Friday, April 10, 2009

Tightening the Defense Budget

Secretary of Defense Gates talks about the defense budget, and defends recent cuts, particularly cuts to the F-22 Raptor:

SEC. GATESI think what we’re trying to do is not reduce emphasis on conventional warfare, but be more selective about the weapons systems that we fund to fight that kind of a fight. I’m not cutting the F-22; I’m not recommending the F-22; I’m simply recommending that the program set in 2005 was to build 183 of these aircrafts. I’m simply saying, let’s finish that program and then let’s focus on buying large numbers of the Joint Strike Fighter, the F-35, which has 10- to 15-year newer technology, has some capabilities that the F-22 doesn’t have.

The F-22 is a great airplane, all you have to do is ask the pilots who fly it, but – and it will remain in the inventory, but there is no military requirement for more than 183 of them, 187 with those that are in the supplemental. So we’re doing that, we’re building additional ships, we’re doing more in the way of theater and tactical ballistic-missile defense. We’re converting more ships to have ballistic-missile defense that would help against China. So I think there’s kind of a misunderstanding of exactly what it is we’re trying to do here. We’re trying to be more selective about systems that actually work and that can be delivered in a reasonable period of time than some of these exotic systems.

Regarding missile defense:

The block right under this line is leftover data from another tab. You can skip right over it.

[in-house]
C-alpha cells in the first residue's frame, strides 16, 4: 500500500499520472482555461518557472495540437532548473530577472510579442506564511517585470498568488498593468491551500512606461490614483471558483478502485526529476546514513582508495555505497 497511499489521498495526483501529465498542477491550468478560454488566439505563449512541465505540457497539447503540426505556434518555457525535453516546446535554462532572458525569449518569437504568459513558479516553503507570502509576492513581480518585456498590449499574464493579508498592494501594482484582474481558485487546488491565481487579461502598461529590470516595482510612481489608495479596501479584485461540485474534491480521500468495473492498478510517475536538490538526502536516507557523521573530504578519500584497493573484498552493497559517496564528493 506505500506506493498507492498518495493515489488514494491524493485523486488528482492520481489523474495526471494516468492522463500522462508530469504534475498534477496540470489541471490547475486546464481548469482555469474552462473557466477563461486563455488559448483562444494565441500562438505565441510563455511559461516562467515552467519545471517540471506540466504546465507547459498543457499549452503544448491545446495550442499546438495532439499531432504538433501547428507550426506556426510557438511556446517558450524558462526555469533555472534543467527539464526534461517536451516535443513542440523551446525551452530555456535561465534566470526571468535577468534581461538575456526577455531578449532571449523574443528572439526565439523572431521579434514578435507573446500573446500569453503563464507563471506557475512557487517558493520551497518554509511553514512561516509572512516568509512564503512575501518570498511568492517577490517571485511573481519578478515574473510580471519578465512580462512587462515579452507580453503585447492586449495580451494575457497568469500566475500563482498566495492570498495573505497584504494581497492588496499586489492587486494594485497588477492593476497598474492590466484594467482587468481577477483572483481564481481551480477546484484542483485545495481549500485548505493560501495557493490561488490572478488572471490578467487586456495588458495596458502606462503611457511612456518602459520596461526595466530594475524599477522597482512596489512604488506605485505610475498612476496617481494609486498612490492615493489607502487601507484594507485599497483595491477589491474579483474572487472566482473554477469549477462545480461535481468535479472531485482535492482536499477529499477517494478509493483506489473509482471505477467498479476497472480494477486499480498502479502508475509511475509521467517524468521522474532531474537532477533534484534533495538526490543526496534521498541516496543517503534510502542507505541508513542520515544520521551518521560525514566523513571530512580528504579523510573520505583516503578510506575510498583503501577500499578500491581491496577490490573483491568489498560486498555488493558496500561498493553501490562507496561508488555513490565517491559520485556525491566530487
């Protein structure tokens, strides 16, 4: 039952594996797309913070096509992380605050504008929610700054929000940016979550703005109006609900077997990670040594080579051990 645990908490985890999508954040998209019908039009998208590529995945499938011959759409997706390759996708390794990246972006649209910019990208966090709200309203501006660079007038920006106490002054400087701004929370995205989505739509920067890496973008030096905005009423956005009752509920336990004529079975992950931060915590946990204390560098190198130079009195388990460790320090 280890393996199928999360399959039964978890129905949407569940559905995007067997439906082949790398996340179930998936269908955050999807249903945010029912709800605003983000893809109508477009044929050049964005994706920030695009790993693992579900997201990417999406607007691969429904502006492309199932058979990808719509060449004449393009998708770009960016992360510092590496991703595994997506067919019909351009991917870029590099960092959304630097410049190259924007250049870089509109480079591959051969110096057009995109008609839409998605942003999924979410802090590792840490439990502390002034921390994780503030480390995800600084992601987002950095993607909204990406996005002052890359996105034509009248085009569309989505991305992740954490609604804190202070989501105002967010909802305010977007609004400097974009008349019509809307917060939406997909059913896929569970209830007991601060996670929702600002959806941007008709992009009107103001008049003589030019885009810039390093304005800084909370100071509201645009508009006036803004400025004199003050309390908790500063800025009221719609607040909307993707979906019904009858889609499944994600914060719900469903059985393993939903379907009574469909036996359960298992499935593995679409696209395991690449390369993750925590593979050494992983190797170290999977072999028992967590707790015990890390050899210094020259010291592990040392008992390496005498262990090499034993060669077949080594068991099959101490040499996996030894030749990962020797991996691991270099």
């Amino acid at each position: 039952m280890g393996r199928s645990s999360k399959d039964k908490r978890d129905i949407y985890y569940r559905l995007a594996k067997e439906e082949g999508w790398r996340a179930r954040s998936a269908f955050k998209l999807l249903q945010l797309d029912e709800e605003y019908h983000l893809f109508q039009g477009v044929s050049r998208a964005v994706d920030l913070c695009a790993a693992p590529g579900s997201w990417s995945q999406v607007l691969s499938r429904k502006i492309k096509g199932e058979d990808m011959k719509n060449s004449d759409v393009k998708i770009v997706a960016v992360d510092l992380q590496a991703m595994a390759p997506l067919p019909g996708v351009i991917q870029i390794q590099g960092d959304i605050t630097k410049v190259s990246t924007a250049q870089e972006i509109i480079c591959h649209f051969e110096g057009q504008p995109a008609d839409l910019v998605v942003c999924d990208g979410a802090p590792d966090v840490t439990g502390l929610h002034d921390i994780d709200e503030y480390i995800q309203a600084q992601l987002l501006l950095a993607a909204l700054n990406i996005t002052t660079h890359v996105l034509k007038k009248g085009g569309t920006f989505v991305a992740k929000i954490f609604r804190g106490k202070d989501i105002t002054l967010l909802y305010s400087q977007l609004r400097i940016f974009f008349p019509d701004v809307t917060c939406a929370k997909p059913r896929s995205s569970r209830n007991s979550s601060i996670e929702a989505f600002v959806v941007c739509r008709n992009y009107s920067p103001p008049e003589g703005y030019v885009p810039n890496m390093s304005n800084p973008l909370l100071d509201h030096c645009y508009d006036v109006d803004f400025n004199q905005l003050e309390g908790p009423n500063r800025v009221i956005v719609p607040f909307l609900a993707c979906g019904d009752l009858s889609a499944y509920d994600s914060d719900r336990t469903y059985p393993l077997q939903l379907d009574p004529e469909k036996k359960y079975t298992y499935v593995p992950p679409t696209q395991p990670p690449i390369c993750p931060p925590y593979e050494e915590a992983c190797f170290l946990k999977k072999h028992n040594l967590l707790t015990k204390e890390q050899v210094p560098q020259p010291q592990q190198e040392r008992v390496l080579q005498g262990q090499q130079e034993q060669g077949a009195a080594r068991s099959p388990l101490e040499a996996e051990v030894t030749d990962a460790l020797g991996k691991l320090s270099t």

SEC. GATES: We have two threats: theater and tactical ballistic missiles and ballistic missiles, intercontinental ballistic missiles from rogue states like North Korea. We are significantly increasing the missile defense capabilities to deal with the theater and tactical threat, from Iran or Hezbollah or others like that, in a number of different ways – a lot of money being added to the budget.

We are not cutting the number of interceptors in Alaska, we are going to fund – robustly fund research and development to keep enhancing their capabilities, we are keeping alive the airborne-laser program, we are just not buying a second research platform. We’re going to make do with one 747 to do this research. The procurement program was completely out of control, with 27 47s and so on and so forth. So I think we are doing a lot, we do very well with terminal defense, with THAD and the theater missile. We do very well at midcourse with the ground-based interceptors in Alaska and California.

Now, we’re continuing to do research work on the boost phase, where they’re just coming off the pad, and we have several programs, some of them classified, that are aimed at taking care of that. So I think we have really strongly supported missile defense, and I think that what we have taken out of the budget, frankly, were some experimental capabilities that were really not intended for the rogue-state missile threat but rather, a much larger threat. So I’m trying to conform our program to our policy. Our policy is to have a missile defense and it was – as it was in the Bush administration, our policy is to have a missile defense against rogue states, such as Iran and North Korea. That’s what our program does.

Popular Mechanics has more: The 7 winners and losers under Gates' proposed budget. Littoral combat ships and the F-35 win big, the Army's Future Combat System and F-22 lose.

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